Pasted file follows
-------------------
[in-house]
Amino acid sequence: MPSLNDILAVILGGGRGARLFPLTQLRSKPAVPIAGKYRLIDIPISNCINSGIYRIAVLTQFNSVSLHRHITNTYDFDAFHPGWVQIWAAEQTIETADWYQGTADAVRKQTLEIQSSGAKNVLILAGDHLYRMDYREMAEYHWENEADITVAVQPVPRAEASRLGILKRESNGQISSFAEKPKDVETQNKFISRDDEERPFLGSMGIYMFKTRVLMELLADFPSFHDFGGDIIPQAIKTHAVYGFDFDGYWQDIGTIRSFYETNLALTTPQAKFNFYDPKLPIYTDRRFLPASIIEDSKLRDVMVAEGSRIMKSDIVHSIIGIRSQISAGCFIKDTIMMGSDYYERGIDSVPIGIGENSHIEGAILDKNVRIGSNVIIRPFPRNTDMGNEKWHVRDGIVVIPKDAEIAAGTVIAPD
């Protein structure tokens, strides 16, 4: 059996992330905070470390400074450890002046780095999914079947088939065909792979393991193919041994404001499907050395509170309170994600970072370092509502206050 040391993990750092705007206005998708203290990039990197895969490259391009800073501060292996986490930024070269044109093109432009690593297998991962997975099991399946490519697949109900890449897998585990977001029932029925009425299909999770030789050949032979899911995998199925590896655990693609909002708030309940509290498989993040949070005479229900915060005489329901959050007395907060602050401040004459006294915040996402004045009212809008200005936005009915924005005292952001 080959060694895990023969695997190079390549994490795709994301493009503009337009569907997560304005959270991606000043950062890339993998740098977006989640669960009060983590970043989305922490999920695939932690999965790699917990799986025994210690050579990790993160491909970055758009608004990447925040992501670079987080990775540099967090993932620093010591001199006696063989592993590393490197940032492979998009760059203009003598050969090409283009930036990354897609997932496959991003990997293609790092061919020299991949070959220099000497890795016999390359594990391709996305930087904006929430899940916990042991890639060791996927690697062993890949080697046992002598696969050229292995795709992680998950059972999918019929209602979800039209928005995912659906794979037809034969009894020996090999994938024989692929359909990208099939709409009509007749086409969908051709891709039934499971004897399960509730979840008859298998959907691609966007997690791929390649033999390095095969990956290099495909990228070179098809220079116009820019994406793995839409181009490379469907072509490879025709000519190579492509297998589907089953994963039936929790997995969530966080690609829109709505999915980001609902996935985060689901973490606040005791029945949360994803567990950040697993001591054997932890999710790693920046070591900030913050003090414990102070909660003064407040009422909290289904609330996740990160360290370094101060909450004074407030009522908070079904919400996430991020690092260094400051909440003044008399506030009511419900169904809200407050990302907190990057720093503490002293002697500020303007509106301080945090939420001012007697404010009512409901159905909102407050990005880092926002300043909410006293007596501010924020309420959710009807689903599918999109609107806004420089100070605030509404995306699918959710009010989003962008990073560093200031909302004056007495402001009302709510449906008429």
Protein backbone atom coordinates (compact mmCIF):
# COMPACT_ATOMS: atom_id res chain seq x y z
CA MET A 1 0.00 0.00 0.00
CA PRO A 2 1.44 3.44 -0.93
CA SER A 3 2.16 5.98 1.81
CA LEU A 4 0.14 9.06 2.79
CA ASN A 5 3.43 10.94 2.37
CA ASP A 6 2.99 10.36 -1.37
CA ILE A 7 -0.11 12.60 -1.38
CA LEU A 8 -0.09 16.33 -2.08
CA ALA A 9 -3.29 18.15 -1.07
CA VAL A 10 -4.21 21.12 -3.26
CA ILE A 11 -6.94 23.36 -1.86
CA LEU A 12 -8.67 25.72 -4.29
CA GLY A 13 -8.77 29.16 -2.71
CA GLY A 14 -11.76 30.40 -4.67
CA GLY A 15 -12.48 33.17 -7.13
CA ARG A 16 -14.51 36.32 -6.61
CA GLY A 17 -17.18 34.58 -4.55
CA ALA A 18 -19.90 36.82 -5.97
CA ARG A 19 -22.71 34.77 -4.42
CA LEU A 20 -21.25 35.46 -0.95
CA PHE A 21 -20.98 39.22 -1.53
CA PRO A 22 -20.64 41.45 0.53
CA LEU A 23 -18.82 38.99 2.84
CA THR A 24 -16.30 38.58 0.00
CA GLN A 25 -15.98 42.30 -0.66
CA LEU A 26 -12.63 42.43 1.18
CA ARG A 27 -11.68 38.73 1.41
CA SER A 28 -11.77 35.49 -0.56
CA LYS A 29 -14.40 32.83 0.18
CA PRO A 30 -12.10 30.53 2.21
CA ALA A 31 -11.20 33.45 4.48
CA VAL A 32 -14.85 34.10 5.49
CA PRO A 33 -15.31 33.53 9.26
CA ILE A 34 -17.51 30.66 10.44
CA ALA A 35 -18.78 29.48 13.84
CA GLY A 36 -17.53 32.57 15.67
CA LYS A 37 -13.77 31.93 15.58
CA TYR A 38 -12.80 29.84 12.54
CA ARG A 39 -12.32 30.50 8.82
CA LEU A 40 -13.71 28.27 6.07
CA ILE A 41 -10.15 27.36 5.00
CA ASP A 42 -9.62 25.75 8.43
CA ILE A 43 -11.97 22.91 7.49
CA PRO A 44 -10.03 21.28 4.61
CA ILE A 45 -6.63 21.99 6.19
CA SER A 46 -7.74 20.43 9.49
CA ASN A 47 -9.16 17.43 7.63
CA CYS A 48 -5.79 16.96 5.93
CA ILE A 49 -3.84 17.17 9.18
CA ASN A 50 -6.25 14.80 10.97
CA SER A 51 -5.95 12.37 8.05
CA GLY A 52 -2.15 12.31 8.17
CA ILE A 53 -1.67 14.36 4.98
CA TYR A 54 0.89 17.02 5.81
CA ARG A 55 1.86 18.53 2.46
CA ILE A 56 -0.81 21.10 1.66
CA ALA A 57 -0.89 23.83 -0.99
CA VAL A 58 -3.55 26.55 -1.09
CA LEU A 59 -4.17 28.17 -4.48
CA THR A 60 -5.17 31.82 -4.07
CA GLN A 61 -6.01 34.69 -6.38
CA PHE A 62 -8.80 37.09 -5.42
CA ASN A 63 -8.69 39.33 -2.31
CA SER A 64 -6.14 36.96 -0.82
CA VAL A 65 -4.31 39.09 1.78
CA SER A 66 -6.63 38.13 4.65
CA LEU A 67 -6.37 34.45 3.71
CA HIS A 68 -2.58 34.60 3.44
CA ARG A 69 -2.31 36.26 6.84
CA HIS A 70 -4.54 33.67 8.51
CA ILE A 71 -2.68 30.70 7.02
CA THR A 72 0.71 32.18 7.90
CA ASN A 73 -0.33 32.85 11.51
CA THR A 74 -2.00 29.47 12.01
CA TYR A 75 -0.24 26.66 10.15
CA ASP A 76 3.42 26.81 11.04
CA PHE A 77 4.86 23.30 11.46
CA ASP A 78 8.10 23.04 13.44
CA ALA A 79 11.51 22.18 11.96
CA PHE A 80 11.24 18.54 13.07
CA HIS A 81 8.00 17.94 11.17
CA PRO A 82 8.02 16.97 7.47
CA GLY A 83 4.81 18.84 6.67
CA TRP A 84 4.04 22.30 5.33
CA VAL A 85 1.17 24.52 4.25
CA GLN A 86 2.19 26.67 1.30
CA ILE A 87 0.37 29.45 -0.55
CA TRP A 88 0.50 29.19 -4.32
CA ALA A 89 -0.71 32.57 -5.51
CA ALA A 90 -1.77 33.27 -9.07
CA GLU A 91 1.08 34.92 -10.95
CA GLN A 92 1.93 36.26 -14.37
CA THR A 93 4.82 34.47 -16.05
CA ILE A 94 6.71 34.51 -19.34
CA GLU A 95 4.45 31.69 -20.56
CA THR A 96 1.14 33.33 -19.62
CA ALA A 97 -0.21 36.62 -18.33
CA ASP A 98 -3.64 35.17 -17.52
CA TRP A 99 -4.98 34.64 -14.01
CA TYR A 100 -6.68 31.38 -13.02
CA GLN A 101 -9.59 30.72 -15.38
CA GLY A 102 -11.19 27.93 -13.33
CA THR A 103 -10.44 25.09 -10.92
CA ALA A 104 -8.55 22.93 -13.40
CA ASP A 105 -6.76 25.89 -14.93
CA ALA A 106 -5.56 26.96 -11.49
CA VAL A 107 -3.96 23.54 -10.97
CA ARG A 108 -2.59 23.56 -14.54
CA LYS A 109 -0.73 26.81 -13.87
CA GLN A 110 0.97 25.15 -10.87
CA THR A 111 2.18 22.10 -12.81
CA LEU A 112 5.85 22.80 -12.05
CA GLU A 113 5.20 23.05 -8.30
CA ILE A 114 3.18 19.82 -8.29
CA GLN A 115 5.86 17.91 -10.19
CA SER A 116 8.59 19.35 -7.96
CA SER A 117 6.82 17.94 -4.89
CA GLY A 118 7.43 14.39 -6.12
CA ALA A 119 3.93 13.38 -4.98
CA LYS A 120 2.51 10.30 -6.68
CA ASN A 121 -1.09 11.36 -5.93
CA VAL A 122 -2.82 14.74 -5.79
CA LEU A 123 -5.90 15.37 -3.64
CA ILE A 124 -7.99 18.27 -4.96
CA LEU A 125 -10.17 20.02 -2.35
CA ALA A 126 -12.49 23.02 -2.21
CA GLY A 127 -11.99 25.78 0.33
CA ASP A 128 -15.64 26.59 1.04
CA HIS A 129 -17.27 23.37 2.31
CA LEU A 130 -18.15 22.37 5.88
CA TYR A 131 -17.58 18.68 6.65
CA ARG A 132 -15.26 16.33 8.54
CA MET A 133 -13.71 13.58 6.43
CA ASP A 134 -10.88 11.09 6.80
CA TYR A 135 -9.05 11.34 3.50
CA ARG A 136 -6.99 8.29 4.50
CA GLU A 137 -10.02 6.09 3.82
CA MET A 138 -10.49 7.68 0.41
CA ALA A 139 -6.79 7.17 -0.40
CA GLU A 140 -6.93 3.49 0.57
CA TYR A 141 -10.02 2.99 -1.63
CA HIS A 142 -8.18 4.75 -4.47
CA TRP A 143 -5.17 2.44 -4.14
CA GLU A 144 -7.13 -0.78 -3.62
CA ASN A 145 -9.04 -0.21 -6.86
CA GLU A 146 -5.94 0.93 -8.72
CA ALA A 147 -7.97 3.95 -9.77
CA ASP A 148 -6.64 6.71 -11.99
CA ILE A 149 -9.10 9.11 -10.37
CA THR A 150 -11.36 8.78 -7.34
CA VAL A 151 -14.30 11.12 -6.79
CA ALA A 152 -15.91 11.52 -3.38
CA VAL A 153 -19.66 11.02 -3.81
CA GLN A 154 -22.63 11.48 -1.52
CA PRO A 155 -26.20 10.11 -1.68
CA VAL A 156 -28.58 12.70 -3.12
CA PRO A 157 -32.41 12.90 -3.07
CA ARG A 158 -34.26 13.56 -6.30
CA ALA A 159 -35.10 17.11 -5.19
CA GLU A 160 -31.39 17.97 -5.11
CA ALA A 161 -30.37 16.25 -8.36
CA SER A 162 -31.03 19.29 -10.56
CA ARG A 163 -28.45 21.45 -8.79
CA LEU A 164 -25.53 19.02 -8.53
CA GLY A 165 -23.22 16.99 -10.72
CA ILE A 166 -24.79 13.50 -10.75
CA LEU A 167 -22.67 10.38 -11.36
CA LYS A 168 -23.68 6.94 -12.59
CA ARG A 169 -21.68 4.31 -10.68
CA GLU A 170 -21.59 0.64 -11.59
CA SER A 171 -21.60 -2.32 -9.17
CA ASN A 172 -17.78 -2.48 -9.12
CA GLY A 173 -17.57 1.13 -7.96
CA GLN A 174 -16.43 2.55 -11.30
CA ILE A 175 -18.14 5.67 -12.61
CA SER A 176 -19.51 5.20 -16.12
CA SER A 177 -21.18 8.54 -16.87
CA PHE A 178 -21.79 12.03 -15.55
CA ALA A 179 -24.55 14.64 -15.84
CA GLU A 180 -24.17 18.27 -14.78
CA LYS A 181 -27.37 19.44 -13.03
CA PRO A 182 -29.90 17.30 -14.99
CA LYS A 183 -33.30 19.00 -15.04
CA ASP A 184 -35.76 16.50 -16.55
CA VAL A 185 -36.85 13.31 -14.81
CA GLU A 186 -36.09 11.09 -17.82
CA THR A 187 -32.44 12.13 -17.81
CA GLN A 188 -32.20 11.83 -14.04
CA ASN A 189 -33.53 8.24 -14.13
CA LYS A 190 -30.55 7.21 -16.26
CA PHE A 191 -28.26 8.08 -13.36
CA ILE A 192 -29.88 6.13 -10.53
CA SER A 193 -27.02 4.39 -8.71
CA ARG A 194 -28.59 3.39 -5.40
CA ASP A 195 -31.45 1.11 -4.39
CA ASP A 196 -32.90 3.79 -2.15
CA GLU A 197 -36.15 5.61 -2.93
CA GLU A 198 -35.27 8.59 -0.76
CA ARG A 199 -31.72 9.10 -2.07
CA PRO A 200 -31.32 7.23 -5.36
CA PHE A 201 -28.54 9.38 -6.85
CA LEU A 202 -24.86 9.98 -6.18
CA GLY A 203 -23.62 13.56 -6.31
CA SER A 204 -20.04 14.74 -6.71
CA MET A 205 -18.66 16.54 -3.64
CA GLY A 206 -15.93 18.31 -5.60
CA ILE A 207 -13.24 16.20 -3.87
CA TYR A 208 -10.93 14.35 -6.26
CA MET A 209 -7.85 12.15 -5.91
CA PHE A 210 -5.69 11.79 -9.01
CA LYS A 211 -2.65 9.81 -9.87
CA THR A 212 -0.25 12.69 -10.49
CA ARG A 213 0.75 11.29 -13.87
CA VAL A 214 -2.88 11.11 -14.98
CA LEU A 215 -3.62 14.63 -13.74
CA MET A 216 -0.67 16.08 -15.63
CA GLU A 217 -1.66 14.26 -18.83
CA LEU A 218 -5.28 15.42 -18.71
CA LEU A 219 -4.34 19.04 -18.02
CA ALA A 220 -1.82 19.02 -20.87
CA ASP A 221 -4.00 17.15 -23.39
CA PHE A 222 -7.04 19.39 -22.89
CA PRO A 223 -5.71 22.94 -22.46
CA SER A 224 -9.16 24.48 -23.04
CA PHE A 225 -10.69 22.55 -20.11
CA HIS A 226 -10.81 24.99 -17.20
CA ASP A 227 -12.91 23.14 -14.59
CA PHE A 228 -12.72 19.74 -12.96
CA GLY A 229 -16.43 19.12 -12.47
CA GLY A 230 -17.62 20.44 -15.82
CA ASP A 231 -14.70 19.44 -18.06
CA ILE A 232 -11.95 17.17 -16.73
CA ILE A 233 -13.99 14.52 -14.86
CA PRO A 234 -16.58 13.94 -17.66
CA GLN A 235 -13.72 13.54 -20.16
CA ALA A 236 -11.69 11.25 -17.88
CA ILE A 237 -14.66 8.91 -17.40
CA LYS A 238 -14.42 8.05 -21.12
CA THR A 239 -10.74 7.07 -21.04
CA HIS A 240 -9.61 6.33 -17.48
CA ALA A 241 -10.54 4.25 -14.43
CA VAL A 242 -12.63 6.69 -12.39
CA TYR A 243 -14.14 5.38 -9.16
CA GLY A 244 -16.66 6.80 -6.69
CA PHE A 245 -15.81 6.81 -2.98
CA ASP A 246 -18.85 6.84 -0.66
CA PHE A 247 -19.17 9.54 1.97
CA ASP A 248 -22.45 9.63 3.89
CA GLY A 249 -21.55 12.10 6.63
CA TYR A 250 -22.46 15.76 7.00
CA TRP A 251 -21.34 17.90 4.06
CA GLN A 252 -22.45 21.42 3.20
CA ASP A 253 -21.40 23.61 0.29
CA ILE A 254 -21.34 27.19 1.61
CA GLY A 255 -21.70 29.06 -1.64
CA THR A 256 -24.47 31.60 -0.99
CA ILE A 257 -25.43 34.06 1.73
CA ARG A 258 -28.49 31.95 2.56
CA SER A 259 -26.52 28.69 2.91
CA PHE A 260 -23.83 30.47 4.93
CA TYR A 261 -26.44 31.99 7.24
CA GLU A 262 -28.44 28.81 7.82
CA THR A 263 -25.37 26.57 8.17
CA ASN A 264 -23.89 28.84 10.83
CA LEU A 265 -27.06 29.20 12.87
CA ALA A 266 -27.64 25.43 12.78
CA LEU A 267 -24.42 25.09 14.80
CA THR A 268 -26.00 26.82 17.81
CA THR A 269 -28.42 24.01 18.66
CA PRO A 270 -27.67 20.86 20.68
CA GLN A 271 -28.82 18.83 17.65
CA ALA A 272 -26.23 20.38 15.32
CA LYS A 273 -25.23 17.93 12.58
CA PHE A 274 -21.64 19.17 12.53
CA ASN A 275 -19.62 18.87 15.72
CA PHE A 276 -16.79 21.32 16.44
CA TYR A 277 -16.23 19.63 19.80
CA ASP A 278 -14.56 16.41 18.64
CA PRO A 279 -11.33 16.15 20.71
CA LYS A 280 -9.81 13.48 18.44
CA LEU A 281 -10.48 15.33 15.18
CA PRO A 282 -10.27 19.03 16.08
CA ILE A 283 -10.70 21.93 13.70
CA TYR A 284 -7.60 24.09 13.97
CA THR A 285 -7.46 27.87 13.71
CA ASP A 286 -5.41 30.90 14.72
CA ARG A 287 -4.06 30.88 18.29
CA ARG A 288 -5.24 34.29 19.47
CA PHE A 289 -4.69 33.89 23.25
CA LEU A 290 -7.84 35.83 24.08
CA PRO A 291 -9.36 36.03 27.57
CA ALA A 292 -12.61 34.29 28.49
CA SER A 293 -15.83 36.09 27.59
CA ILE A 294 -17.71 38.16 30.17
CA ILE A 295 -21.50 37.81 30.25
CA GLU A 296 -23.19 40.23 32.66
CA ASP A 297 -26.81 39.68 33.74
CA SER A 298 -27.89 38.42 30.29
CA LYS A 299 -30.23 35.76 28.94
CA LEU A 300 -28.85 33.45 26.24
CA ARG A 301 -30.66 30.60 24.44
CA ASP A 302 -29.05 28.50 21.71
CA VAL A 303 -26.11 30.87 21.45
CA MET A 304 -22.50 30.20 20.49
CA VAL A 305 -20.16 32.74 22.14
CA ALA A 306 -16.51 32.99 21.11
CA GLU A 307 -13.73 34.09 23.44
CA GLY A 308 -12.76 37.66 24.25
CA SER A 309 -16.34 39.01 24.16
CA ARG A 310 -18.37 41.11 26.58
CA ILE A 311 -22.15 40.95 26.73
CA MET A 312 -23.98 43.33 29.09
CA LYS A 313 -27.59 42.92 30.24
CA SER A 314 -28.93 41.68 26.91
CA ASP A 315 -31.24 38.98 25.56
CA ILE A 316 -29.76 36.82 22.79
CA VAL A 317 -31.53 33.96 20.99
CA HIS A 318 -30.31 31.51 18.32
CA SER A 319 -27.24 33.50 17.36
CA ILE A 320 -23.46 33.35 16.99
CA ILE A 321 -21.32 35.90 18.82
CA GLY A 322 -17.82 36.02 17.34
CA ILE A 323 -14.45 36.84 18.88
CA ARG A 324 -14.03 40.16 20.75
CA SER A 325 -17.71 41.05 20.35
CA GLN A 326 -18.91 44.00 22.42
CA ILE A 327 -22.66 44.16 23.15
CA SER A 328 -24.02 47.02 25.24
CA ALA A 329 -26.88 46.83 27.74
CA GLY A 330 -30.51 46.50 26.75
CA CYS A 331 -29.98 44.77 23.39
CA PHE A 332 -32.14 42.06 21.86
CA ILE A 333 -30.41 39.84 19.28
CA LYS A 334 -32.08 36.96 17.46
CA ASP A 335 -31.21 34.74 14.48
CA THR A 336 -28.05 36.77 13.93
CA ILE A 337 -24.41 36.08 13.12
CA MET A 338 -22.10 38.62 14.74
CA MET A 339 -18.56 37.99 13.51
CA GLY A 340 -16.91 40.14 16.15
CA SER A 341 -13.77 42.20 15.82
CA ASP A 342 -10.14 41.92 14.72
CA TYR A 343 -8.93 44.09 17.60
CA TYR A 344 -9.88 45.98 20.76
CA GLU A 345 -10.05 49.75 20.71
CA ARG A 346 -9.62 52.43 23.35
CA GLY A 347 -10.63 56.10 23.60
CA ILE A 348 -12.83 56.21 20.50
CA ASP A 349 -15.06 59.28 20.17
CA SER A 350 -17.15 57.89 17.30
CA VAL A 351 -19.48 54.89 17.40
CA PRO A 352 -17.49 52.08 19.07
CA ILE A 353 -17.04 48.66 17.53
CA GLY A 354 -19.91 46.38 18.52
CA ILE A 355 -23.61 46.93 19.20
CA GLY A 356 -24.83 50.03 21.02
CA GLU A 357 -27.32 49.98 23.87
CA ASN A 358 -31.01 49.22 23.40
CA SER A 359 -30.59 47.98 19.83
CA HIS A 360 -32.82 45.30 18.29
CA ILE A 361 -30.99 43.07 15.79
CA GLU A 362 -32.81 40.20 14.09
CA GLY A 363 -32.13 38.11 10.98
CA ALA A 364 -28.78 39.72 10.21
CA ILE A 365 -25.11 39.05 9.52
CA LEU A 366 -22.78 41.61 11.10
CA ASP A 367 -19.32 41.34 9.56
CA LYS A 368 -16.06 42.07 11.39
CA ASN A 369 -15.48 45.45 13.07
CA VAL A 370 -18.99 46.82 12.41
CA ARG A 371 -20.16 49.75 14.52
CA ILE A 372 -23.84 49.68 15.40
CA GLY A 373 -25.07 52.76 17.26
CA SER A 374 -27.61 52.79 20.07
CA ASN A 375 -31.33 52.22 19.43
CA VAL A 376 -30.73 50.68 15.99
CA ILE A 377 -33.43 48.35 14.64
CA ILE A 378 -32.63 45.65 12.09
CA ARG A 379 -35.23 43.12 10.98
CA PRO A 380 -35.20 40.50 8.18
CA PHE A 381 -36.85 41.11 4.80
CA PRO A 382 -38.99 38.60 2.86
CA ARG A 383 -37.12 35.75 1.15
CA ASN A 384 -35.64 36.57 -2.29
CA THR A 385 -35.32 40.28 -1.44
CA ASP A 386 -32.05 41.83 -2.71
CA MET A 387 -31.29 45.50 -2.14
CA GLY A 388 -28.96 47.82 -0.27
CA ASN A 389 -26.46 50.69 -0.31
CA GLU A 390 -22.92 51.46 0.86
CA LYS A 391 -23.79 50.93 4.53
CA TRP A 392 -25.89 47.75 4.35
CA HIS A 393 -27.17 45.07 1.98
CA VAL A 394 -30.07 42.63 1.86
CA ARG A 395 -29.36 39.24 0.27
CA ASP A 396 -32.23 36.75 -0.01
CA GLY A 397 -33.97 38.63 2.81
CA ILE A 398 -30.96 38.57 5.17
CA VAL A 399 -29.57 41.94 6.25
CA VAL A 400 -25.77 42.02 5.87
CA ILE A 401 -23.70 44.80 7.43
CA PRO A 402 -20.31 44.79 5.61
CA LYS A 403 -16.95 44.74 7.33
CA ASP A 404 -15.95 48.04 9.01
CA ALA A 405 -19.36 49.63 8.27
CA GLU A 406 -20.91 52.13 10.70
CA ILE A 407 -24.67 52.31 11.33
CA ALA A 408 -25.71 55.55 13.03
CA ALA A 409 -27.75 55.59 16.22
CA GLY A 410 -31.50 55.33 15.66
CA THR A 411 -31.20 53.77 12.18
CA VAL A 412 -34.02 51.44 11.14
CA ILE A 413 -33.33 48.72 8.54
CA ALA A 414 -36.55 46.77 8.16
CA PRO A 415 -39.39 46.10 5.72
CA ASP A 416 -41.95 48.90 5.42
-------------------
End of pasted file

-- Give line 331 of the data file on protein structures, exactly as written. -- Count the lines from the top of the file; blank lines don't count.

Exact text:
CA GLN A 326 -18.91 44.00 22.42